Unit testing in JavaScript – Jasmine 2.0 + RequireJS + JSCover + PhantomJS

It took me a while to setup unit testing in JavaScript project I’m involved in. I must say the task was so difficult to me that I’ve decided to share my experience and final setup. Not that unit testing itself is hard. PHP, Ruby, Java… never had any problems. JavaScript was a long ride.

My setup consist of the following tools:

  • Jasmine 2.0 (previously 1.3) – unit testing library
  • RequireJS – AMD library
  • JSCover – test coverage tool, supporting lines of code, branches and functions coverage metrices
  • PhantomJS – headless browser

Folders structure separates the tools used, unit tests, project source code and libraries project depends on from each other, so that adapting it to any project should be straight forward:

The actual setup can be cloned from github:

https://github.com/wojciechszela/jasmine-requirejs-jscover

and it comes with few JavaScript classes under test and their corresponding unit tests. Please excuse the quality of tests and classes. They serve just as proof of setup.

To use it as is Ant is needed. Just run

 

without any other parameters and it will print you short help. To run unit tests run “unittest” target:

Generating coverage report requires having JSCover running:

The report will be stored in “build/coverage” folder.

Ant build script is mostly about starting/stopping JSCover and running PhantomJS (unit tests via PhantomJS) – it should be fairly simple to port it to Maven, Grunt or any other build tool. There is only one thing that needs to be taken care when porting, that is, generating application.js file. This file loads all application code using require method of RequireJS. Again, generating this file using any other build tool should be easy.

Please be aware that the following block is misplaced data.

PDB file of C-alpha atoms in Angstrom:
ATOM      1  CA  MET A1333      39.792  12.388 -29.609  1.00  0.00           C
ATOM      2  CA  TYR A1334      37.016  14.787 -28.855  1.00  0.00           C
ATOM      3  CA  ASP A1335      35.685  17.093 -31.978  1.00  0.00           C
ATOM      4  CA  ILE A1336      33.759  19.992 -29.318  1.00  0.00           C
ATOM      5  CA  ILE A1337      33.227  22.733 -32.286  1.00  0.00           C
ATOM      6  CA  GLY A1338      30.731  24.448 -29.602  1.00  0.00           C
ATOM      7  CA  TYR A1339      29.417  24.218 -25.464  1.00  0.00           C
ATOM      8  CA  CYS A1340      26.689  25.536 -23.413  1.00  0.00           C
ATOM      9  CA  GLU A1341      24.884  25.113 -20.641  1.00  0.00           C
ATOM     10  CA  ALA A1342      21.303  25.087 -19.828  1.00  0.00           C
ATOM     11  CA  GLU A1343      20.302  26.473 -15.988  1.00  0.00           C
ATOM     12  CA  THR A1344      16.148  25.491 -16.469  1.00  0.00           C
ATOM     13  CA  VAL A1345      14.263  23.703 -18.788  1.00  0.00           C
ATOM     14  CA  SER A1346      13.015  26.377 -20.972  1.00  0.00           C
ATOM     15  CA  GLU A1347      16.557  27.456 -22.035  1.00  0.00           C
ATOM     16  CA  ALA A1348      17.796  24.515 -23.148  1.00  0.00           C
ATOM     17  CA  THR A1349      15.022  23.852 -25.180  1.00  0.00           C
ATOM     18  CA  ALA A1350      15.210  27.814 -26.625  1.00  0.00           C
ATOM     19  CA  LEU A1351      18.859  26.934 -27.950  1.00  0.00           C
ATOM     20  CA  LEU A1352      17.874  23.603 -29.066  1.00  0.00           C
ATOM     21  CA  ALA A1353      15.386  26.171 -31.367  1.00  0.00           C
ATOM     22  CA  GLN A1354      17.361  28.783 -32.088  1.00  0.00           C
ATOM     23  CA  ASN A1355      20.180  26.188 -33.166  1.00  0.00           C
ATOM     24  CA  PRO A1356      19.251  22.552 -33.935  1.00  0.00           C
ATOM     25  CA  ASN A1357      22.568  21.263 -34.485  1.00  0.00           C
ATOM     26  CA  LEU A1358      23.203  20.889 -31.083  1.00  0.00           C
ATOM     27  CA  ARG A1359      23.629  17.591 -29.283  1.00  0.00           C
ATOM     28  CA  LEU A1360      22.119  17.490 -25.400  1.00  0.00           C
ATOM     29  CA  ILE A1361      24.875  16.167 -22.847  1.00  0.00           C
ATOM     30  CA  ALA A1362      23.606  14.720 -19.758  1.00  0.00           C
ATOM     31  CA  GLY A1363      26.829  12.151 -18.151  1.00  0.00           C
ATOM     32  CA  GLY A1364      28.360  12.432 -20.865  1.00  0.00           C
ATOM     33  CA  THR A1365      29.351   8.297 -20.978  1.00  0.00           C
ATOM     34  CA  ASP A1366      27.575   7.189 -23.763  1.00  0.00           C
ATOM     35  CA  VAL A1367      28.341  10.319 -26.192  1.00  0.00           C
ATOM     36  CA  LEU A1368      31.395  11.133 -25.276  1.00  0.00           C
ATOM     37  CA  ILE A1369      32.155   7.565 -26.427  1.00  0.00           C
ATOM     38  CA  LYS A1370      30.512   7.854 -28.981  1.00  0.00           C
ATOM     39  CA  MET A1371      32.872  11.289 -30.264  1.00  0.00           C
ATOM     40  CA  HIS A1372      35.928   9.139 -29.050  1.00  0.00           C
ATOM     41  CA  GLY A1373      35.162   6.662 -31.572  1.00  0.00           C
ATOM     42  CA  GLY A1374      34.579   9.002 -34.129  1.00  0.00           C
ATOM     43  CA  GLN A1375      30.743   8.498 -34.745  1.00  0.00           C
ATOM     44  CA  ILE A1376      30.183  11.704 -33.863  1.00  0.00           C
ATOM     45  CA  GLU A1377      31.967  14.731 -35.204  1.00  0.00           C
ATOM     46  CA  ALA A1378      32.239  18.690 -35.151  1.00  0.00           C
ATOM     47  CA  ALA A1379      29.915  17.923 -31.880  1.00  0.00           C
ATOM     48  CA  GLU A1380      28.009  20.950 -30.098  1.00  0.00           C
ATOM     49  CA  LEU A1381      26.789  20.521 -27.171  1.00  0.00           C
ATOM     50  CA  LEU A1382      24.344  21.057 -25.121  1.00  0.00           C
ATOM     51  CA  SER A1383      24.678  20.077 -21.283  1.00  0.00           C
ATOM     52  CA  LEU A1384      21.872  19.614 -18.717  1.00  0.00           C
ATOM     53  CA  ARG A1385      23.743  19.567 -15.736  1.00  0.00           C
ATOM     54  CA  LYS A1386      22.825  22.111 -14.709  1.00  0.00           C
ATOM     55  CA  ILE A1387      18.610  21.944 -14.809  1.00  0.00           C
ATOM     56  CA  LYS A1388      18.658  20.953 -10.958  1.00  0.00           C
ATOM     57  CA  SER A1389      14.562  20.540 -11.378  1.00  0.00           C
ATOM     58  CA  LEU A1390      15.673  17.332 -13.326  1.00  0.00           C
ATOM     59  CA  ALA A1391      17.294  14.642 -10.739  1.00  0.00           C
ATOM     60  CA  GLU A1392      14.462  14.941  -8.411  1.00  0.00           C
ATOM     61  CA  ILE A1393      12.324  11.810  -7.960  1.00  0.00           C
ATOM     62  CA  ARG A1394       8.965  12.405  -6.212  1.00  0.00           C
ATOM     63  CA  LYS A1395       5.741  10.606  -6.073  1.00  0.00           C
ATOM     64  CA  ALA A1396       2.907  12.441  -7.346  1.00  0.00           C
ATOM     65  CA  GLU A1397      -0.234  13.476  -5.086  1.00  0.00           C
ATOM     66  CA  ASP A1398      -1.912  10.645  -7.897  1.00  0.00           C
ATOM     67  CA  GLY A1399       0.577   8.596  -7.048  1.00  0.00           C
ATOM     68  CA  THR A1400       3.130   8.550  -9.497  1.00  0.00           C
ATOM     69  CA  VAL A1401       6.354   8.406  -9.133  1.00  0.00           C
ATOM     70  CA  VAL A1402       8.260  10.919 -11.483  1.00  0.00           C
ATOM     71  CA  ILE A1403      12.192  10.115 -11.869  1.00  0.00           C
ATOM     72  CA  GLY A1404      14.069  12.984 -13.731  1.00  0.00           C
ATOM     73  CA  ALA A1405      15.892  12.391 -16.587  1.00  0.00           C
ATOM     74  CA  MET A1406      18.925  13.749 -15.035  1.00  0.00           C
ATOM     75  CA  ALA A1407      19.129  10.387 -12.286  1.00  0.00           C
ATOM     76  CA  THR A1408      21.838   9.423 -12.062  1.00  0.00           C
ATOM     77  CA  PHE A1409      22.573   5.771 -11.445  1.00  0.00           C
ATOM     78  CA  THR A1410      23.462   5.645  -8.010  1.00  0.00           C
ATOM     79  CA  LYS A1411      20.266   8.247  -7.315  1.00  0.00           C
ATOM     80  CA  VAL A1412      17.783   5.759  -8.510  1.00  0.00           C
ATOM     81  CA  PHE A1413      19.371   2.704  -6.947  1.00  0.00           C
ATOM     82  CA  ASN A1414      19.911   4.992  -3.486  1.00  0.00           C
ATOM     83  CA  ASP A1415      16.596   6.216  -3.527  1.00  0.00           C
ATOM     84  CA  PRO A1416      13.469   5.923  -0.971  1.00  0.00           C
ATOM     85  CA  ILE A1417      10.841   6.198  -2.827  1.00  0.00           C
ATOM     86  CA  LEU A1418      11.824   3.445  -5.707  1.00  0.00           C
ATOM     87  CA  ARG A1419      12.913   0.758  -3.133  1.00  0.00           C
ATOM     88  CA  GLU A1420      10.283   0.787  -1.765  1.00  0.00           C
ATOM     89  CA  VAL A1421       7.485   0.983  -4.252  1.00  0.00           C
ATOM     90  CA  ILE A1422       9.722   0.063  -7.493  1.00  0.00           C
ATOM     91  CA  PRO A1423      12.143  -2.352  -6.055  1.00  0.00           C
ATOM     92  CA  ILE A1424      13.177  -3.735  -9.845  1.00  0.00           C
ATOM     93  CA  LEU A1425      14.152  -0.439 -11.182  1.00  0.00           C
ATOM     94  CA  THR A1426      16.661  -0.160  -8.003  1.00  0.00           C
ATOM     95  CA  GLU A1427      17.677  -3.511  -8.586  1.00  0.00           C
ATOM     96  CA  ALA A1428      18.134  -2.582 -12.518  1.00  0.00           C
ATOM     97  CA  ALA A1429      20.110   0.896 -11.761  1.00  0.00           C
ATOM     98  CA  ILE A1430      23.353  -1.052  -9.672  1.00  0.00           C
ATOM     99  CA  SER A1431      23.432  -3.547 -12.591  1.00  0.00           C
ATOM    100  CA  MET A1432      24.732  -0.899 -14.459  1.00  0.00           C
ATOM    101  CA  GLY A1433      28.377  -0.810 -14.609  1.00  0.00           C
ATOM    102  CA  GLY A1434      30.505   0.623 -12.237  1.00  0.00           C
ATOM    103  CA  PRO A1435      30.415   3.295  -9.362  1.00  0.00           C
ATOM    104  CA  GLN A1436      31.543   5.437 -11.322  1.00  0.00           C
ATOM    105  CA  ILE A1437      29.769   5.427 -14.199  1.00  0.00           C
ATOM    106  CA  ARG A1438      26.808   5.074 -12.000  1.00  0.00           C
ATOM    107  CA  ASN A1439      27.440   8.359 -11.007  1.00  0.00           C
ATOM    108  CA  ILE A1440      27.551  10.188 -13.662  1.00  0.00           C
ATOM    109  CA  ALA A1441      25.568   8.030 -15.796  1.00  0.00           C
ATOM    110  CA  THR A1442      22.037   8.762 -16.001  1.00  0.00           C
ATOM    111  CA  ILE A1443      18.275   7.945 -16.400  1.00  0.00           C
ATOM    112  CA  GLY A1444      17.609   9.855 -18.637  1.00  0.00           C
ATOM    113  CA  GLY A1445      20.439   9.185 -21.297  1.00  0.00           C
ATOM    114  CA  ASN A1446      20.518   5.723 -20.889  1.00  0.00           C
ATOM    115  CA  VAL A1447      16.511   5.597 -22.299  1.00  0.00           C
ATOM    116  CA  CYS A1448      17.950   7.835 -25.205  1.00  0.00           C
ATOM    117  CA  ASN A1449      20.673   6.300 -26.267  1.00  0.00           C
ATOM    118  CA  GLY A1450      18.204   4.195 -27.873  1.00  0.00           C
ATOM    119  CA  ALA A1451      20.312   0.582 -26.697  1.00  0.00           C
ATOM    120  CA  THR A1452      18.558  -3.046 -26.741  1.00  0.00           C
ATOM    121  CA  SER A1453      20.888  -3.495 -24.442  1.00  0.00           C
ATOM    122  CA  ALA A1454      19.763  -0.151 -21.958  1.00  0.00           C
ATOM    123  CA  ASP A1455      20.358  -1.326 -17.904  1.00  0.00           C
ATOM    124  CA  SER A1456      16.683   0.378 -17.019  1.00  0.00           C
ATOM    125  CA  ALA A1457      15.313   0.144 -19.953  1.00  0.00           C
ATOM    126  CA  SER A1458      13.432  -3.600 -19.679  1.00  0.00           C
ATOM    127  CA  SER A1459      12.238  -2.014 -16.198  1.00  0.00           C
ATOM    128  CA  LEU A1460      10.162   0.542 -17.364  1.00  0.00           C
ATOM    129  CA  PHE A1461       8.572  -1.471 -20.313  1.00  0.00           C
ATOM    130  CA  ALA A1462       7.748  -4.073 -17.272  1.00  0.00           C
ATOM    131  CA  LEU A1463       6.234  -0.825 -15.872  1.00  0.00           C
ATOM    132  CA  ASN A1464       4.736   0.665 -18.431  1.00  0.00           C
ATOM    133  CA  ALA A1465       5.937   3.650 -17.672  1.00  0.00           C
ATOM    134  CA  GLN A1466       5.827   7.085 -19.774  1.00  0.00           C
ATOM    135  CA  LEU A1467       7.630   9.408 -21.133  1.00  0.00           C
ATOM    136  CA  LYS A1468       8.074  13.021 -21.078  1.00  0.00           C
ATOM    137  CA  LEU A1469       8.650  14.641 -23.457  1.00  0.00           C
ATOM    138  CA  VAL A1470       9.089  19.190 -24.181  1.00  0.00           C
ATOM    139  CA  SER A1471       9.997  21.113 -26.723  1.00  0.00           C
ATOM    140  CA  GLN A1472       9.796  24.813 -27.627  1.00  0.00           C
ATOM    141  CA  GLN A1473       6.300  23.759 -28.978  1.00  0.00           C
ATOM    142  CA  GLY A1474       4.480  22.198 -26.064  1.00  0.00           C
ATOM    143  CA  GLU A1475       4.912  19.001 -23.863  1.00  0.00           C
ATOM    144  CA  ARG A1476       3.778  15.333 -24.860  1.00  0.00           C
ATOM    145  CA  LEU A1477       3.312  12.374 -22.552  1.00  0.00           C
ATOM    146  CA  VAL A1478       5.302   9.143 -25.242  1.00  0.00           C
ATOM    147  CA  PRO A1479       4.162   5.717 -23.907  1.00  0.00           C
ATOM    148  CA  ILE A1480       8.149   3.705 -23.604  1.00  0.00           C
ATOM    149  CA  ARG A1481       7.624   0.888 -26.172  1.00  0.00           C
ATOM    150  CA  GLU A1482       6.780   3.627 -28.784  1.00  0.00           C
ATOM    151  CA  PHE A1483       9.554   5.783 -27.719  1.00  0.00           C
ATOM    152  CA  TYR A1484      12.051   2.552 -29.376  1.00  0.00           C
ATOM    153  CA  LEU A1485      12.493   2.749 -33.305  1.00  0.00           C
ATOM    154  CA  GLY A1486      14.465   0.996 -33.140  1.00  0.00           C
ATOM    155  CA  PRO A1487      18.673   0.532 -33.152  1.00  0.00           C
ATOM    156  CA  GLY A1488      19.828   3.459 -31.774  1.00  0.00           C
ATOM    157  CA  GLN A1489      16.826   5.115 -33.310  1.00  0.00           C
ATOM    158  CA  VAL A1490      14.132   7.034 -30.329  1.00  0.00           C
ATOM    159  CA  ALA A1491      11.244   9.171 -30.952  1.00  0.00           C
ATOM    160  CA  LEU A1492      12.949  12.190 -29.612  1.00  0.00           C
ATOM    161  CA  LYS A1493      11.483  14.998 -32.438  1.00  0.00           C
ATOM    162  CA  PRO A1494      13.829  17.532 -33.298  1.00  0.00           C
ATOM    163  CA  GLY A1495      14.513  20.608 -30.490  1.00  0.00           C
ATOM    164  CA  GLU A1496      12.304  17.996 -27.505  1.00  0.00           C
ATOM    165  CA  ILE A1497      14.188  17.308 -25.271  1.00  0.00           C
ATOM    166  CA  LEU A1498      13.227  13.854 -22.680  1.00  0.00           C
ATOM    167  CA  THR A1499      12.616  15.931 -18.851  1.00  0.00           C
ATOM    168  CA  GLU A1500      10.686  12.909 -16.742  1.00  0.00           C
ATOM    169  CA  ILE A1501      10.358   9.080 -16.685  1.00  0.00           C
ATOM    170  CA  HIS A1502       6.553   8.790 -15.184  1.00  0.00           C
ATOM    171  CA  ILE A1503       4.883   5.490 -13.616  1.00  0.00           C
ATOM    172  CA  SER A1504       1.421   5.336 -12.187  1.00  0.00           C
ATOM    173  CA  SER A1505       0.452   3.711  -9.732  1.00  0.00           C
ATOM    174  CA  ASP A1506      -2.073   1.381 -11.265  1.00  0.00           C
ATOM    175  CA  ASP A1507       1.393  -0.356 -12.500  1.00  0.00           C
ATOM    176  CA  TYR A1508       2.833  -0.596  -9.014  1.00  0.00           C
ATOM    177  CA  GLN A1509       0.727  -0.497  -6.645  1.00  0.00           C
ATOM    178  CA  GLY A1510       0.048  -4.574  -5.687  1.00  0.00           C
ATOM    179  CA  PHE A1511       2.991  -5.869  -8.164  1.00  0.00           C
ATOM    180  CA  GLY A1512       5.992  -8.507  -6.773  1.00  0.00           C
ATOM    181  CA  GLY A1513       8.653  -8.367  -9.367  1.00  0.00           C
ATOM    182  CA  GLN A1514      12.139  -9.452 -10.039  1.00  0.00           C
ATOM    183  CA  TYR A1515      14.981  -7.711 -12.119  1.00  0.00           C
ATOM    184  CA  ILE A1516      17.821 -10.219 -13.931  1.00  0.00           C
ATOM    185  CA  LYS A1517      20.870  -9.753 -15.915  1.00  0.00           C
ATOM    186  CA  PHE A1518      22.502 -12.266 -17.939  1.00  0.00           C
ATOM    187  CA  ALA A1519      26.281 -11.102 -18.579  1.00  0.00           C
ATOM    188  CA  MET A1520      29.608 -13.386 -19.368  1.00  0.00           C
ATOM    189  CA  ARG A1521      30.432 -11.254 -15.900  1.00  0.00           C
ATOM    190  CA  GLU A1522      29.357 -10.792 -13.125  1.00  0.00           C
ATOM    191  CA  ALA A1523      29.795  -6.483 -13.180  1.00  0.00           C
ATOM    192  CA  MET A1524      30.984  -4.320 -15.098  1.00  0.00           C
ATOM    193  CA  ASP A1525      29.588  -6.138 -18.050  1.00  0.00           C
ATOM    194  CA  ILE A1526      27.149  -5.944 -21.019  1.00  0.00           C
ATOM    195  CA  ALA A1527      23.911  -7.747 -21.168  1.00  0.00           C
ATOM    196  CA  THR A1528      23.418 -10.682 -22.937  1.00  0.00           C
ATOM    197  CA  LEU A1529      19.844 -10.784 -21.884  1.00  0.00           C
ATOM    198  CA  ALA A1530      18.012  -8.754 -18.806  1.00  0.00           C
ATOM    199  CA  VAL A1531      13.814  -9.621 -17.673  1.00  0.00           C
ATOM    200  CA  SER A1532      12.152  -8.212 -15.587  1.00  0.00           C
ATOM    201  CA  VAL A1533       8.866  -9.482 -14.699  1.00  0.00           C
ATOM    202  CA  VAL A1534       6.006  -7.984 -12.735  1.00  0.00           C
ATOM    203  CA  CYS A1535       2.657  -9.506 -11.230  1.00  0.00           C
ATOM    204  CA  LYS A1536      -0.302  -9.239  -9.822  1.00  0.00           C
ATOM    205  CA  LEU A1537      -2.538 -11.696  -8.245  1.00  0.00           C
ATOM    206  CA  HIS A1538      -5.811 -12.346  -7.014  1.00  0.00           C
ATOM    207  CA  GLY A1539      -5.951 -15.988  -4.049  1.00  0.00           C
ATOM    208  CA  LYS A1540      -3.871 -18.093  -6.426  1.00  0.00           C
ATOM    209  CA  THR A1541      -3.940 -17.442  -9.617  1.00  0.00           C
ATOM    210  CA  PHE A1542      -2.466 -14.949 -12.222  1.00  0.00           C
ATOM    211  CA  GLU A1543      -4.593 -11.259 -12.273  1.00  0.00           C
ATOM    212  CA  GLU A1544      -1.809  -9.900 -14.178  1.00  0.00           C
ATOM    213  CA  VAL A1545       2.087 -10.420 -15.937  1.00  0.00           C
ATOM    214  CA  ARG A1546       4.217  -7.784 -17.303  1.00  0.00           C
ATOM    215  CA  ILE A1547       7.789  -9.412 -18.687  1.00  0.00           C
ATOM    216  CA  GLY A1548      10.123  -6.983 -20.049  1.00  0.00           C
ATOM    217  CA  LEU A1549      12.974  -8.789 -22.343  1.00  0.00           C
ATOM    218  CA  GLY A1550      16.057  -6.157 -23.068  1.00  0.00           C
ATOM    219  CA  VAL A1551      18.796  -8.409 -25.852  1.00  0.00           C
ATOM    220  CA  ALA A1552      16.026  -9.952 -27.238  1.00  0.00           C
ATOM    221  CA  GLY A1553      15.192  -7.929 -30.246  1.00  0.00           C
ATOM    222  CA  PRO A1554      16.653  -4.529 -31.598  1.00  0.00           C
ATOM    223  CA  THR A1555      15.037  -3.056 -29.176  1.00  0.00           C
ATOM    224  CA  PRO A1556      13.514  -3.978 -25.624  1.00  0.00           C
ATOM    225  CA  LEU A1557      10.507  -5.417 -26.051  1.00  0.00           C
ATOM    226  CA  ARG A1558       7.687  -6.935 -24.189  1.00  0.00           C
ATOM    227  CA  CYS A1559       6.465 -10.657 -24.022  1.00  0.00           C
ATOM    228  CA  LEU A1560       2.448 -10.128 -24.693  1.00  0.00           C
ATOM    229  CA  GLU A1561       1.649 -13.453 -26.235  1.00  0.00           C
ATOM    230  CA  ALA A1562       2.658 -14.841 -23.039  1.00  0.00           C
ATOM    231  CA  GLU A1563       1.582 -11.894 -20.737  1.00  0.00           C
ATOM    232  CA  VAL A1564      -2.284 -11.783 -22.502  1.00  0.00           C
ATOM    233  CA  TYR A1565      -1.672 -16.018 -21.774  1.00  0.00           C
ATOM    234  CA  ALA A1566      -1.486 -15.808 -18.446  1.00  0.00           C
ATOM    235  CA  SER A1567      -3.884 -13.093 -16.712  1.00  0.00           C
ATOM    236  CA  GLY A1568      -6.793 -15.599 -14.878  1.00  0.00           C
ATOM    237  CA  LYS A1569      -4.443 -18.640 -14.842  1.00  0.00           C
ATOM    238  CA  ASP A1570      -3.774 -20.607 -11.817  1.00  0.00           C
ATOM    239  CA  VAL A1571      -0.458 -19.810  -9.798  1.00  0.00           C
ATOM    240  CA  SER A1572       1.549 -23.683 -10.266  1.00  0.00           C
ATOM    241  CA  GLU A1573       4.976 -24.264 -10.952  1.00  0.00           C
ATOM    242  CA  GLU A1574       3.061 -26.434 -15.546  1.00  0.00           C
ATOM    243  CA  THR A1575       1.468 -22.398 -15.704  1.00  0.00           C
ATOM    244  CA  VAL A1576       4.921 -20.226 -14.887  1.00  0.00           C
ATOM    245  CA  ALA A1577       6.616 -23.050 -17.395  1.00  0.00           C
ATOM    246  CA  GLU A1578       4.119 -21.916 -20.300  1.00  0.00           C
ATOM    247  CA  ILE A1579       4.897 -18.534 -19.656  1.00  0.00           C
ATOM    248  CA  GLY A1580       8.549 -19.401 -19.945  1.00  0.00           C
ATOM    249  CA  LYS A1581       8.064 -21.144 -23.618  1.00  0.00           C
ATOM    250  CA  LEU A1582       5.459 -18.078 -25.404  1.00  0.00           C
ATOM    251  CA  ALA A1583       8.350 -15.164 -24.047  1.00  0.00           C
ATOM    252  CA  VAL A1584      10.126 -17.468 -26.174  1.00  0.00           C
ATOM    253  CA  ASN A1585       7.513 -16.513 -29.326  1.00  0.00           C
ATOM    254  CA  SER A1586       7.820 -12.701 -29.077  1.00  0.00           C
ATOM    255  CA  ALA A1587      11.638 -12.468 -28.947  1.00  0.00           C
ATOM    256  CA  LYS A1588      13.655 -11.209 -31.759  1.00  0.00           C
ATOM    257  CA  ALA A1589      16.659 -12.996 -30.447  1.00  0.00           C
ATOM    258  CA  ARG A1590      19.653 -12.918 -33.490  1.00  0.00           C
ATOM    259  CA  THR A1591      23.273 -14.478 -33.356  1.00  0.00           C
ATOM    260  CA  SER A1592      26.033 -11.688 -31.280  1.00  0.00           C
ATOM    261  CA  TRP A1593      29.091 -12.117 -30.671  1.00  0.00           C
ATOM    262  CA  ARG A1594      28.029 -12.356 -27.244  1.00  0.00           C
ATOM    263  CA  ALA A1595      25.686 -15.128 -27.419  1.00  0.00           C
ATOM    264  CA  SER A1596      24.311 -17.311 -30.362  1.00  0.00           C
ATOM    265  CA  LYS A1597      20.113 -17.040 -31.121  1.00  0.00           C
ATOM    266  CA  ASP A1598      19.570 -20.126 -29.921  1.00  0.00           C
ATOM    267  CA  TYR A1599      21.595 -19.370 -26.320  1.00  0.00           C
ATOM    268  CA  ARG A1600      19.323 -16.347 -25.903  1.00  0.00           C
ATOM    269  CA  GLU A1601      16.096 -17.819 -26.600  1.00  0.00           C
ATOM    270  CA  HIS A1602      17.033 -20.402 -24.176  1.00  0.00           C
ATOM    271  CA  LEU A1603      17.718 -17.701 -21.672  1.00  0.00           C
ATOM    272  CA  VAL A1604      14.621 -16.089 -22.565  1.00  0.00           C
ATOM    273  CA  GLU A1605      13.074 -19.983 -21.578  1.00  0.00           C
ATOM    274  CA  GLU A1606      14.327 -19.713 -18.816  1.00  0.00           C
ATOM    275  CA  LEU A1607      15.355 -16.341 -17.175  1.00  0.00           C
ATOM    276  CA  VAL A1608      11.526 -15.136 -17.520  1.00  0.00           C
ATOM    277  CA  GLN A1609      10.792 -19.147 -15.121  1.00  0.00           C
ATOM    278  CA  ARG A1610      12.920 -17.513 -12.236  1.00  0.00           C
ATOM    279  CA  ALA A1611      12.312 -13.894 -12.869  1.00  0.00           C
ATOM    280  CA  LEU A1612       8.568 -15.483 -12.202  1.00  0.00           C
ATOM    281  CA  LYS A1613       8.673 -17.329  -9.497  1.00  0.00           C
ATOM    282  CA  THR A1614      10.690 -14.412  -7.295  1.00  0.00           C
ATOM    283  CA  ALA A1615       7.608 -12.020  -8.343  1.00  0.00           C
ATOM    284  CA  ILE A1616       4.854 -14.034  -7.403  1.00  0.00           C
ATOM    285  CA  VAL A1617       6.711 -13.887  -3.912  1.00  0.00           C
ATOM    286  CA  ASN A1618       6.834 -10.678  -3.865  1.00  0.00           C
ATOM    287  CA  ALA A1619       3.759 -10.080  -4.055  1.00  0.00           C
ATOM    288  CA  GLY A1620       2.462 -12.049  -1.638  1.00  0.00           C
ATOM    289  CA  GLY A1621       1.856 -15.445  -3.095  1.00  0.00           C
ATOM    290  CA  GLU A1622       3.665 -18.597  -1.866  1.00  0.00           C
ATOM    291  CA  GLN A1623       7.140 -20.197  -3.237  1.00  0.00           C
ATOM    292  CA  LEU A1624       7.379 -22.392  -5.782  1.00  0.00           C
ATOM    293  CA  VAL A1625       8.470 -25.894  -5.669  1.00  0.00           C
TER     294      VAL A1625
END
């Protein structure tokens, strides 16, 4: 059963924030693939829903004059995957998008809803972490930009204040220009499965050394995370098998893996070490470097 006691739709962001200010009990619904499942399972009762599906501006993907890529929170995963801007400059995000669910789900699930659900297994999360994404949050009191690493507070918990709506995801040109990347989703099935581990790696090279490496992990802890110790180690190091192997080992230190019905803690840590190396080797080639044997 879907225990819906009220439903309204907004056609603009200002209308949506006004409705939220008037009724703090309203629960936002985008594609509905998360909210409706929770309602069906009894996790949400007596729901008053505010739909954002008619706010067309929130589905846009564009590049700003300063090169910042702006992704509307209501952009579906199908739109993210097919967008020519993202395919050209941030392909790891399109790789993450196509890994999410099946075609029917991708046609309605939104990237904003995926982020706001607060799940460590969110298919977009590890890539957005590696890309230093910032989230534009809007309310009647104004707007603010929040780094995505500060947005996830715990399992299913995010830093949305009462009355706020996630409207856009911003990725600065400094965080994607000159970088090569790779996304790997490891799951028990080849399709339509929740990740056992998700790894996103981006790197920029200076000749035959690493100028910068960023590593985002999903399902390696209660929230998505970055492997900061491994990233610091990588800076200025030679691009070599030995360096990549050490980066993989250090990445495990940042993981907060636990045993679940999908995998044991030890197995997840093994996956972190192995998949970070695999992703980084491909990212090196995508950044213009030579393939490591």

I hope that you will find this setup useful and it will save you time trying to get Jasmine, RequireJS, PhantomJS and JSCover to work together.

Microservices architecture presentations

Friend of mine, Paweł, has recently shared few very interesting recordings of presentations about microservices architecture. Follow to his blog posts to learn from the best what microservices architecture is about and how it can make your team be even more agile:

I’ve found the first one particularly interesting as it goes beyond technical side only, touching topics like how microservices architecture can reshape your team/organization. The one by Fred George got me into too – part of it is the story of project Paweł and I we were involved in.

Object oriented programming in JavaScript

OOP paradigm is probably most discussed topic in JavaScript and most popular type of library extending the language. I believe that first approach to make JS object model more usable was made by Douglas Crockford, in 2002. 11 years have passed and honestly nothing remotely close to common OOP toolset has been offered. Inheritance, interfaces, visibility scope… all these tiny features that make OOP easier are still no there or are hacked in very peculiar way. I was already thinking we’ll have to wait another 10 or so years for popular browser to fully implement ECMA 2, and 3, and 5 to get these abstracts and private and so on to be generally available. Wait no more. Someone did amazing job bringing all the missing “keywords” into JavaScript way and in rather clean way. And wrapped as AMD. And faster than vanilla classes. Get ready to experience dejavu.

Dejavu package comes in two versions. Strict and loose, or better call them development and production. The development one does all the heavy checks of method signatures and full interface implementations. It makes library slow but hey, if you do not implement a method of an interface your tool should warn you. The loose version is suited for production. It’s extremely fast but the speed is gained by removing all the heaving checking. Thus if your class is missing a method of an interface it is implementing and you run your code with loose version of dejavu you won’t be warned. Code will execute and will work… or not.

Feature list is extensive. Dejavu provides syntax for:

  • concrete, abstract and final classes as well interfaces
  • working JavaScript instanceof for classes and new function instanceOf for interfaces
  • private and protected (visibility)
  • static members and constants
  • “super” for calling super (parent) implementation of methods, including constructor
  • verification of method signatures
  • context binding
  • freezing and unfreezing objects

It also lets you define singletons and do classes mixins but I hope no one uses these features.

Since dejavu homepage provides complete examples of all features I’m not going to duplicate the effort and write practically copy/paste tutorial. I’ll just borrow one of example classes:

Convinced? Go to dejavu homepage and improve your JavaScript OOP coding experience.